• Degree awarding powers and university title
  • One about selection of designated quality assessment body for the OfS– QAA is the only candidate
  • One about selection of a designated data body for the OfS – HESA is the only candidate

The consultations are open until 22nd December and BU will be reviewing them and preparing responses – please let policy@bournemouth.ac.uk know if you would like to be involved.

There is a huge amount of detail and a lot of areas for discussion here, but interestingly the Minister and the press chose to focus on freedom of speech yesterday. The Times published an interview with Jo Johnson discussing the proposal that measures to protect freedom of speech should be a condition of OfS registration. The Guardian notes proposed powers for the OfS to fine or suspend the registration of universities that fail to protect the freedom of speech on campus, including student unions that ‘no platform’ controversial speakers. There has been a lot of commentary on this – not least that students’ unions are independent organisations. It is really interesting to note that in the summary of the consultation prepared for students by the Department for Education, freedom of speech is not mentioned.

  • Johnson: “Our young people and students need to accept the legitimacy of healthy, vigorous debate in which people can disagree with one another. That’s how ideas get tested, prejudices exposed and society advances. Universities mustn’t be places in which free speech is stifled.”
  • Sir Michael Barber OfS Chair: “Ensuring freedom of speech and learning how to disagree with diverse opinions and differing views of the world is a fundamental aspect of learning at university. The OfS will promote it vigorously.”

The relevant bit of the consultation starts on page 32 –

  • This consultation includes such a public interest principle, which states that the governing body of an institution must take such steps as are reasonably practicable to ensure that freedom of speech within the law is secured within its institution. This public interest principle will form part of the public interest governance condition…”
  • “The OfS will use ‘indicative behaviours’ to assess compliance with the principles; these are set out in the Guidance on registration conditions. With regard to free speech, for example, one behaviour that would indicate compliance would be to have a freedom of speech code of practice. This should set out the procedures which members, students and employees should follow in relation to meetings or activities, and the conduct which is expected of those individuals. Some of the best examples set out clearly what does and does not constitute reasonable grounds for refusal of a speaker, and the disciplinary actions which would follow a breach of the code of practice. A behaviour that might indicate non-compliance would be where a provider fails to abide by its own freedom of speech procedures”.

There has of course been something of a media/social media storm, with rage from both ends of the political spectrum about those with different views allegedly seeking to stifle or prevent free speech, big disagreements on the role of trigger warnings, safe spaces and “no platforming”, and a number of voices pointing out that universities are already subject to legal obligations on both free speech and the Prevent duty and this is all a bit over-played.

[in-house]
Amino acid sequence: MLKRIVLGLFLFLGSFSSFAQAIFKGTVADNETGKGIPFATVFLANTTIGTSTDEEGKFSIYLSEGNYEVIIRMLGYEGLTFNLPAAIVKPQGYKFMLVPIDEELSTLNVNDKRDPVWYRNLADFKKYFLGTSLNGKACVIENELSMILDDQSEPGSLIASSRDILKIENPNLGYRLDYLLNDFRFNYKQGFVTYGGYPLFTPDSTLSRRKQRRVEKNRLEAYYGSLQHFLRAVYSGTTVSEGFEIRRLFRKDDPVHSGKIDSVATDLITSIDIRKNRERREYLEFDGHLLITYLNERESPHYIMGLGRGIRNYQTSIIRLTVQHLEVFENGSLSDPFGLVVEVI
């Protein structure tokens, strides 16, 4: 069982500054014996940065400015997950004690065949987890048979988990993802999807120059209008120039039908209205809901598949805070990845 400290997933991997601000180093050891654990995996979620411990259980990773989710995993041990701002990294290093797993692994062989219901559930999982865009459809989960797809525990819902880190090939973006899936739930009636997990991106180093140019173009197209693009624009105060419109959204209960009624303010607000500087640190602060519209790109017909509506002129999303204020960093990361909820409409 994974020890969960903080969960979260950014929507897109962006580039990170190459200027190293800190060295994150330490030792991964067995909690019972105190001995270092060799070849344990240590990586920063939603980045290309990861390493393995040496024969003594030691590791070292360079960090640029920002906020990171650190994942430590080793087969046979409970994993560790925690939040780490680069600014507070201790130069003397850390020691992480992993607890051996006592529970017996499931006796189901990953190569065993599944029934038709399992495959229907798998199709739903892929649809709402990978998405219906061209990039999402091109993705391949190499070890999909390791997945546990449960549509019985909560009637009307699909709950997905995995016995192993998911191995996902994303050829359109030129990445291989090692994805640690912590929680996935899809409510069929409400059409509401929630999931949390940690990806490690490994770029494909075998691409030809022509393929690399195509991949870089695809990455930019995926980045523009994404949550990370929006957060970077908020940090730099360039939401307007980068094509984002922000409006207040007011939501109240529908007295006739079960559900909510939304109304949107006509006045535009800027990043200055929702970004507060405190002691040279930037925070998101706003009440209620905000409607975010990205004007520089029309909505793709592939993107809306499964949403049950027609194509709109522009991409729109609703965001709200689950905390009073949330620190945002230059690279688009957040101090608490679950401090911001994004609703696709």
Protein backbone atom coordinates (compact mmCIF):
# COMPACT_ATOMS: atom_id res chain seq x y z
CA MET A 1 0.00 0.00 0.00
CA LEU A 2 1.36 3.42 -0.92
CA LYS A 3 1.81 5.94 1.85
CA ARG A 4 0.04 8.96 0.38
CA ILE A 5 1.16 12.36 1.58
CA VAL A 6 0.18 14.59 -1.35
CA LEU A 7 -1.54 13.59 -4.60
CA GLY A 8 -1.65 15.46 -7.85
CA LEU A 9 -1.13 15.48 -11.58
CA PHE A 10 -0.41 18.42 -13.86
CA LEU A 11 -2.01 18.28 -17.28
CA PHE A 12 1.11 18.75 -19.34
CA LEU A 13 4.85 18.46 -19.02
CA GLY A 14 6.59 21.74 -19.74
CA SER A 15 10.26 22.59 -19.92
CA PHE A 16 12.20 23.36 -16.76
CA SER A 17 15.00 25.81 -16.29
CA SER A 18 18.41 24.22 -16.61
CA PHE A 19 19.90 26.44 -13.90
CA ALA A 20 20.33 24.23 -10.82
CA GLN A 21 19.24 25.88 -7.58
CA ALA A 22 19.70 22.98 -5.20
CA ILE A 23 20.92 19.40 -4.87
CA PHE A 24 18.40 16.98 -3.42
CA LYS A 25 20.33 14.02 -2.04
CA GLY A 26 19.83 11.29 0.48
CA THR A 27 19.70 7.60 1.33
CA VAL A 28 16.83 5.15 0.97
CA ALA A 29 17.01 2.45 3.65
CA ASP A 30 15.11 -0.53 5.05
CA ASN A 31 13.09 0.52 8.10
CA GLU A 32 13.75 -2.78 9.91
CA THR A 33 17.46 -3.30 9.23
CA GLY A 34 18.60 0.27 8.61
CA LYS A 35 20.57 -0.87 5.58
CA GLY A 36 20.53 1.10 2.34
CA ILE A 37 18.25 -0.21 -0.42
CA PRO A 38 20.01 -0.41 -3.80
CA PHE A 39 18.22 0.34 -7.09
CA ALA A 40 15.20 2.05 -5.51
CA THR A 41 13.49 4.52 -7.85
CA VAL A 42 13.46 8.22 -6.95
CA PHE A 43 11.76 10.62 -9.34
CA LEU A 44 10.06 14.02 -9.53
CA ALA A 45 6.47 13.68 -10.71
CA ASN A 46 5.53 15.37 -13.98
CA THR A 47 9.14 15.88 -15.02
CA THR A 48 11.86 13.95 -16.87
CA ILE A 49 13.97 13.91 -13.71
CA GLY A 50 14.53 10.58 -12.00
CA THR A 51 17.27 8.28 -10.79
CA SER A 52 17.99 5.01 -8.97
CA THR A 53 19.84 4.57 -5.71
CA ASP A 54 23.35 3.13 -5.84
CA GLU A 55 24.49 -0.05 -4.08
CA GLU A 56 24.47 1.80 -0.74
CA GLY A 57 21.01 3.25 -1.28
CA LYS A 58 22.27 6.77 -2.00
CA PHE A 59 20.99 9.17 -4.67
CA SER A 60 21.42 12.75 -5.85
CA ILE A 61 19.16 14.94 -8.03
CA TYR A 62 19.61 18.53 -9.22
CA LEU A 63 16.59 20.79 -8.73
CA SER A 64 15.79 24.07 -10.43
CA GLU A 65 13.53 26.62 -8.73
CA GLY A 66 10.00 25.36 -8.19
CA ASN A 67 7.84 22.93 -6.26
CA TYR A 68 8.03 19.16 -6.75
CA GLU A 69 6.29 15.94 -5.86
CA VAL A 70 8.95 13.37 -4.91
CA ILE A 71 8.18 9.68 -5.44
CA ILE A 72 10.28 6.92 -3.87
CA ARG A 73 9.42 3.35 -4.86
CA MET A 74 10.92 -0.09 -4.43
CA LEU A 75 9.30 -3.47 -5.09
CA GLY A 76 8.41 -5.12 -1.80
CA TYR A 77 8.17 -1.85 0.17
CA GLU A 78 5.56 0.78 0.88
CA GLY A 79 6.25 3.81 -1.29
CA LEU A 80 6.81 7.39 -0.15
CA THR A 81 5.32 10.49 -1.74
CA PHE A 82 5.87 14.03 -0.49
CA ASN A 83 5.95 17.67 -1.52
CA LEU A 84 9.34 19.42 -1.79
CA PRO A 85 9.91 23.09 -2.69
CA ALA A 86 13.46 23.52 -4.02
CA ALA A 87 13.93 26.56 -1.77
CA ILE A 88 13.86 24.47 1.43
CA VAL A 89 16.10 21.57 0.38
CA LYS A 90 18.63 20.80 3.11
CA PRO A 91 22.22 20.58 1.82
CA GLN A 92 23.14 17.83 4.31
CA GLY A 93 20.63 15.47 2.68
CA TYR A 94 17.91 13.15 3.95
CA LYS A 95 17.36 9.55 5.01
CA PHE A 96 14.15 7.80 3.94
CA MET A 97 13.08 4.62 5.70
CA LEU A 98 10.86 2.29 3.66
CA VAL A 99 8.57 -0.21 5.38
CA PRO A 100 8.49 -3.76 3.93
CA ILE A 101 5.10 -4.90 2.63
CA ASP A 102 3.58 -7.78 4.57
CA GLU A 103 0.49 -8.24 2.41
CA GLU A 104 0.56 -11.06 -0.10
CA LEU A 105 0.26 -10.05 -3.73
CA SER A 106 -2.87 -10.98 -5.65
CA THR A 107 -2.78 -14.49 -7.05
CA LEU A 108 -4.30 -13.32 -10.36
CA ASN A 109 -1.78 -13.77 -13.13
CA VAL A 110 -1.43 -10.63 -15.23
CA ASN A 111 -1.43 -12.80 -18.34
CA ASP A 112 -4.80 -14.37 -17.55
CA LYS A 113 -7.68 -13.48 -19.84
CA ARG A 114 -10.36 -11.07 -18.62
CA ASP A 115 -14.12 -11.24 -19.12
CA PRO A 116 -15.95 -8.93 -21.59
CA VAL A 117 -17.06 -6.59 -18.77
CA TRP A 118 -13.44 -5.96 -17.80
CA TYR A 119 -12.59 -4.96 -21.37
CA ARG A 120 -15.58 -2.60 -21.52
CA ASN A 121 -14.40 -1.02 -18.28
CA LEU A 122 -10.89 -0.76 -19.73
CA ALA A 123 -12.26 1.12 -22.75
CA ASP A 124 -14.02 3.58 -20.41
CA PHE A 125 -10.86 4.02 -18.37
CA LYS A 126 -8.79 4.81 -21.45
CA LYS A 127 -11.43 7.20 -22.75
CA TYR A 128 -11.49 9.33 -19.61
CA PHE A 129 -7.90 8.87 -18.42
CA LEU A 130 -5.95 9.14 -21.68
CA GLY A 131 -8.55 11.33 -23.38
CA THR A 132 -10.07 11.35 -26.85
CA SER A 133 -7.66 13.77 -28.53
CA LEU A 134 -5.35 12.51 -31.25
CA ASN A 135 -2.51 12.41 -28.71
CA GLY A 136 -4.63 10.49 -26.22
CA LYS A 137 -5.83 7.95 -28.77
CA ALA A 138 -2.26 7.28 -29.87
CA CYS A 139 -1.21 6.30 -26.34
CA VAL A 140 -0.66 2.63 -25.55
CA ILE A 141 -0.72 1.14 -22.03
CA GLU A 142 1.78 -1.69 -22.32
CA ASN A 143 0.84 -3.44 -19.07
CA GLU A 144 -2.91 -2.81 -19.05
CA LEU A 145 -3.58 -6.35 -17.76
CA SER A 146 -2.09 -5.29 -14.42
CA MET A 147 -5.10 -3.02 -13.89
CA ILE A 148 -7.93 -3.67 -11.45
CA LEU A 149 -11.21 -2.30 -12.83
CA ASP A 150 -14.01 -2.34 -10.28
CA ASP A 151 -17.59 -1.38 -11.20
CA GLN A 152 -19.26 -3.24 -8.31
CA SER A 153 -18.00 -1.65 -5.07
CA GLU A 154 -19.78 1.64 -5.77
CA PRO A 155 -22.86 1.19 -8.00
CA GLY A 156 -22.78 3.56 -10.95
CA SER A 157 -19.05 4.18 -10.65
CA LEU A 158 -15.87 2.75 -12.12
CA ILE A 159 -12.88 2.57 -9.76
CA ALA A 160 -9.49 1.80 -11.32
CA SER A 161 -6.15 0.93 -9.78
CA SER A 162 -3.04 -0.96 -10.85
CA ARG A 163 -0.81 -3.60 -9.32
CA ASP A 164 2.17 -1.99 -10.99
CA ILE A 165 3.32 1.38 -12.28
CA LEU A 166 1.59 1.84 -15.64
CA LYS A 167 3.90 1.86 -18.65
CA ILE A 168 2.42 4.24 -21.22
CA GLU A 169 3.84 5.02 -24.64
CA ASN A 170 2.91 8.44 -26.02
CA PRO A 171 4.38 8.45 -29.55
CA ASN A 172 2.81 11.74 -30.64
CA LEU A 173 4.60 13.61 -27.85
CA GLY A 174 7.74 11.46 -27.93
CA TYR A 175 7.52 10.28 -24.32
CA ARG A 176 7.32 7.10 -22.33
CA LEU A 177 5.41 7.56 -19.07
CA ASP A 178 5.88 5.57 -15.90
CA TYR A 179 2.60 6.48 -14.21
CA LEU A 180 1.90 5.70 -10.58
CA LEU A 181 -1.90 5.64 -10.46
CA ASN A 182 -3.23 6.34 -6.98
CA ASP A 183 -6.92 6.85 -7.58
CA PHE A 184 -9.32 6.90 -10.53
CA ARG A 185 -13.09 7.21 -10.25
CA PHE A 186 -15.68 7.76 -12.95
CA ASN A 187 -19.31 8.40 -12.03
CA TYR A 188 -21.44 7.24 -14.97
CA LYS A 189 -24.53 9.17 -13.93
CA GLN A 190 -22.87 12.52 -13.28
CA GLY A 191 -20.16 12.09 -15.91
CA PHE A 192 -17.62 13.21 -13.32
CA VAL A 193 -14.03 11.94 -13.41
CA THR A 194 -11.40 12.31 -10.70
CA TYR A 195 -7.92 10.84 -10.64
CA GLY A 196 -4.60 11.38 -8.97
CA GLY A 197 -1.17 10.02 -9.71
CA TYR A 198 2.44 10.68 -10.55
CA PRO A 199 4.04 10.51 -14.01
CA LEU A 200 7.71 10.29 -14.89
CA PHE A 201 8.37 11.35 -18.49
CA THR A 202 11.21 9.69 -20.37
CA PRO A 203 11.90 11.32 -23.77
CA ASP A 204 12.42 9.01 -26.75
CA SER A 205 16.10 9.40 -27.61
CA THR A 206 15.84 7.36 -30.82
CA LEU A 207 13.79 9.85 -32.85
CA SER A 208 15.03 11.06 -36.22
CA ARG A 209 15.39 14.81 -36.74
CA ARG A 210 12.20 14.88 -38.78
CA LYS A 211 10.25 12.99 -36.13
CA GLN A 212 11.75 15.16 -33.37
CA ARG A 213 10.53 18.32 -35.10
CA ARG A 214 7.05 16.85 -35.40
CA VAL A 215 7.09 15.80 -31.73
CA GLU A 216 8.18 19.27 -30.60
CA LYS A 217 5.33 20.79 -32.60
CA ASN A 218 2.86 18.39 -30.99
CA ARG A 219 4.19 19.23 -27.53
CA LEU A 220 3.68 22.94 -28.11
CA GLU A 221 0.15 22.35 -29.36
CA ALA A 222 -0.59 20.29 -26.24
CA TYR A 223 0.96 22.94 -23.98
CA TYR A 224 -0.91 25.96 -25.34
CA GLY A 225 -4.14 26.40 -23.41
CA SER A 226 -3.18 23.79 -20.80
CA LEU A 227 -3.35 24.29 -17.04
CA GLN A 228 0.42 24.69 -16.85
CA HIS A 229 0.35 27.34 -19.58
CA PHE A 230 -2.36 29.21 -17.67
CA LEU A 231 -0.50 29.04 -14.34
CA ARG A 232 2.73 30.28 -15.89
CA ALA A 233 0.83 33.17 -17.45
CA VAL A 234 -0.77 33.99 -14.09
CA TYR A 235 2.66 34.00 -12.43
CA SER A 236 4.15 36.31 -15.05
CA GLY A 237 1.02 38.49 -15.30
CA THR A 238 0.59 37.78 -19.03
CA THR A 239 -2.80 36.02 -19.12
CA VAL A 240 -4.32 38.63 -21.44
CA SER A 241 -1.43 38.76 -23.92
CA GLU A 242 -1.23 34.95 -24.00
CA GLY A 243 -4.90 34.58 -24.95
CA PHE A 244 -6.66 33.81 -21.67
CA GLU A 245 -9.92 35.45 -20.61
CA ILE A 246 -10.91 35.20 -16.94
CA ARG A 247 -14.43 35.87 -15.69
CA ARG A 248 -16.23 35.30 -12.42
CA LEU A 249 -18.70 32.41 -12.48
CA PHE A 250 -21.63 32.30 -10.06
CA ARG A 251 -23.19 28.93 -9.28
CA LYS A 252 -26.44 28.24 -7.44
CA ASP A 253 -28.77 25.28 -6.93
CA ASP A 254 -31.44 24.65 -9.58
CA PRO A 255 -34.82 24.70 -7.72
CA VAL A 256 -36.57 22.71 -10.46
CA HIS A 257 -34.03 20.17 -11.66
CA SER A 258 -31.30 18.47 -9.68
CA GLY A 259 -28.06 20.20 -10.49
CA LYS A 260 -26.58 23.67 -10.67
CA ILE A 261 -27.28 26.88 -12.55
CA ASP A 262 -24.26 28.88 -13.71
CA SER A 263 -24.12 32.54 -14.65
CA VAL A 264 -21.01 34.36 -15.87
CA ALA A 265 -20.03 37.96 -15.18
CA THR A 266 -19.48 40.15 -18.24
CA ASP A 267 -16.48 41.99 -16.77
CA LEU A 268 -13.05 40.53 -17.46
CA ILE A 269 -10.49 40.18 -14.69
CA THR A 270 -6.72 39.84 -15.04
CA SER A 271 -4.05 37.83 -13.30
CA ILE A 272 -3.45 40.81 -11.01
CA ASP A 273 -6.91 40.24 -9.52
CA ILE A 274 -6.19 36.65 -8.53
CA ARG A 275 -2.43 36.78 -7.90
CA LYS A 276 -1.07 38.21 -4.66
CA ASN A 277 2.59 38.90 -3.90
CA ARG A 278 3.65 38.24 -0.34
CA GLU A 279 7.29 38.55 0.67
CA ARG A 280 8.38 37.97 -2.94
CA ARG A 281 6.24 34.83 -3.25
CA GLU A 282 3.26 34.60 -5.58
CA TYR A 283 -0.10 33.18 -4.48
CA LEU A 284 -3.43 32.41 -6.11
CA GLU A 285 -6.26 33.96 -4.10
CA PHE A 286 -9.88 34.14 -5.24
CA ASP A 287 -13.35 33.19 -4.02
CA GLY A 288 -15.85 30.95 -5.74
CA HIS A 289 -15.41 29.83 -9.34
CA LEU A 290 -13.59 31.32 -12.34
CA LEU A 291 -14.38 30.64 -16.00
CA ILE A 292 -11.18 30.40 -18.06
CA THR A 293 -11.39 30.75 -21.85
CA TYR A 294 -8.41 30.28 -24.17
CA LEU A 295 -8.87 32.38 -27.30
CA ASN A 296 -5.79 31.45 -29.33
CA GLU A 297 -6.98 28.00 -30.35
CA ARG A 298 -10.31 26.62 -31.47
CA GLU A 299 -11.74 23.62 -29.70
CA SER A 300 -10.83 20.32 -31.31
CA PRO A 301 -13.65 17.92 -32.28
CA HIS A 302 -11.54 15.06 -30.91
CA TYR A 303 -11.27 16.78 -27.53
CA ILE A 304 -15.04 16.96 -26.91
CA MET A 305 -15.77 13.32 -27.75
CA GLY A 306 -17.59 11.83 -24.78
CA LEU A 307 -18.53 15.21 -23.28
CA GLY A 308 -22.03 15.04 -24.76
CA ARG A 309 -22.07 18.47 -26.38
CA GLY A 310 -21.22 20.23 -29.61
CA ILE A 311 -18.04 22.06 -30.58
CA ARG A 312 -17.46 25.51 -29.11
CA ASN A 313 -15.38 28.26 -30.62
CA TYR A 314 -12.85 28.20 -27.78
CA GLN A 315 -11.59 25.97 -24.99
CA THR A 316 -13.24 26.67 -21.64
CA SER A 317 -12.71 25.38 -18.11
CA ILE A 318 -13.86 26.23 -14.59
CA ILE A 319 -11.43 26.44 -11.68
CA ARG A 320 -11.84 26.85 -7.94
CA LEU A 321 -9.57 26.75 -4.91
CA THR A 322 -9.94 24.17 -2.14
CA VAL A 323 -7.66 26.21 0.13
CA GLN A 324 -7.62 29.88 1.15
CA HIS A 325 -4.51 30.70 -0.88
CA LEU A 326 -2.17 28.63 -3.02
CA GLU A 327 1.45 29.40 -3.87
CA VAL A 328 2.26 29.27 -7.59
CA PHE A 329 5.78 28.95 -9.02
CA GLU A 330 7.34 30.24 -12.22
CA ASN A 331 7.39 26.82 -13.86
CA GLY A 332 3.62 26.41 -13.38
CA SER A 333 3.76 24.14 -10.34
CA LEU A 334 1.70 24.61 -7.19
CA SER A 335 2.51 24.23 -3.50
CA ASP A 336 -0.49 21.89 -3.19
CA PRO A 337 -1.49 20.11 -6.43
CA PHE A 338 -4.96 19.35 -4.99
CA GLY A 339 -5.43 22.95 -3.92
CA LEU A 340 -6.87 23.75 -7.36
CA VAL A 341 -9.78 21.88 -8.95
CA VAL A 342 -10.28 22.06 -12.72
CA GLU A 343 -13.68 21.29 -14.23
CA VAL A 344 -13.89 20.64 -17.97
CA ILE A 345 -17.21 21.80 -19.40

But apart from this issue, the consultation has much broader scope. It sets out the broad objectives for the OfS:

  1. all students, from all backgrounds, are supported to access, succeed in, and progress from, higher education
  2. all students, from all backgrounds, receive a high quality academic experience, and their qualifications hold their value over time in line with sector-recognised standards
  3. that all students, from all backgrounds, have their interests as consumers protected while they study, including in the event of provider, campus, or course closure
  4. that all students, from all backgrounds, receive value for money

The OfS will seek to mitigate the risk that each of these four objectives is not met and:

  • “As it does so, the OfS will also seek to mitigate risk that the sector does not deliver value for money for taxpayers and citizens (who are directly involved through the allocation of public grant funding, research funding by UKRI, and the public subsidy to the student finance system). It will also do so while recognising the needs of students from disadvantaged backgrounds, who are less likely to access, succeed in, and progress successfully from higher education, even once their entrance characteristics are taken into account.
  • The OfS will also work with UKRI to ensure that the reciprocal risk around the sustainability of providers which contribute to the vibrancy of the research base is monitored and mitigated appropriately. The flow of information between the two organisations will be crucial to achieving this.”

The many other areas covered in detail include

  • Making TEF compulsory for all HEIs with >500 students
  • Publishing justification of high senior staff salaries
  • Transparency about student transfer (between courses)
  • Empowering students through clearer student contracts

We will look at some areas in more detail in the following weeks.

The impact of universities

Meanwhile, Universities UK (UUK) published a report on the Economic Impact of Universities in 2014-15. Some highlights: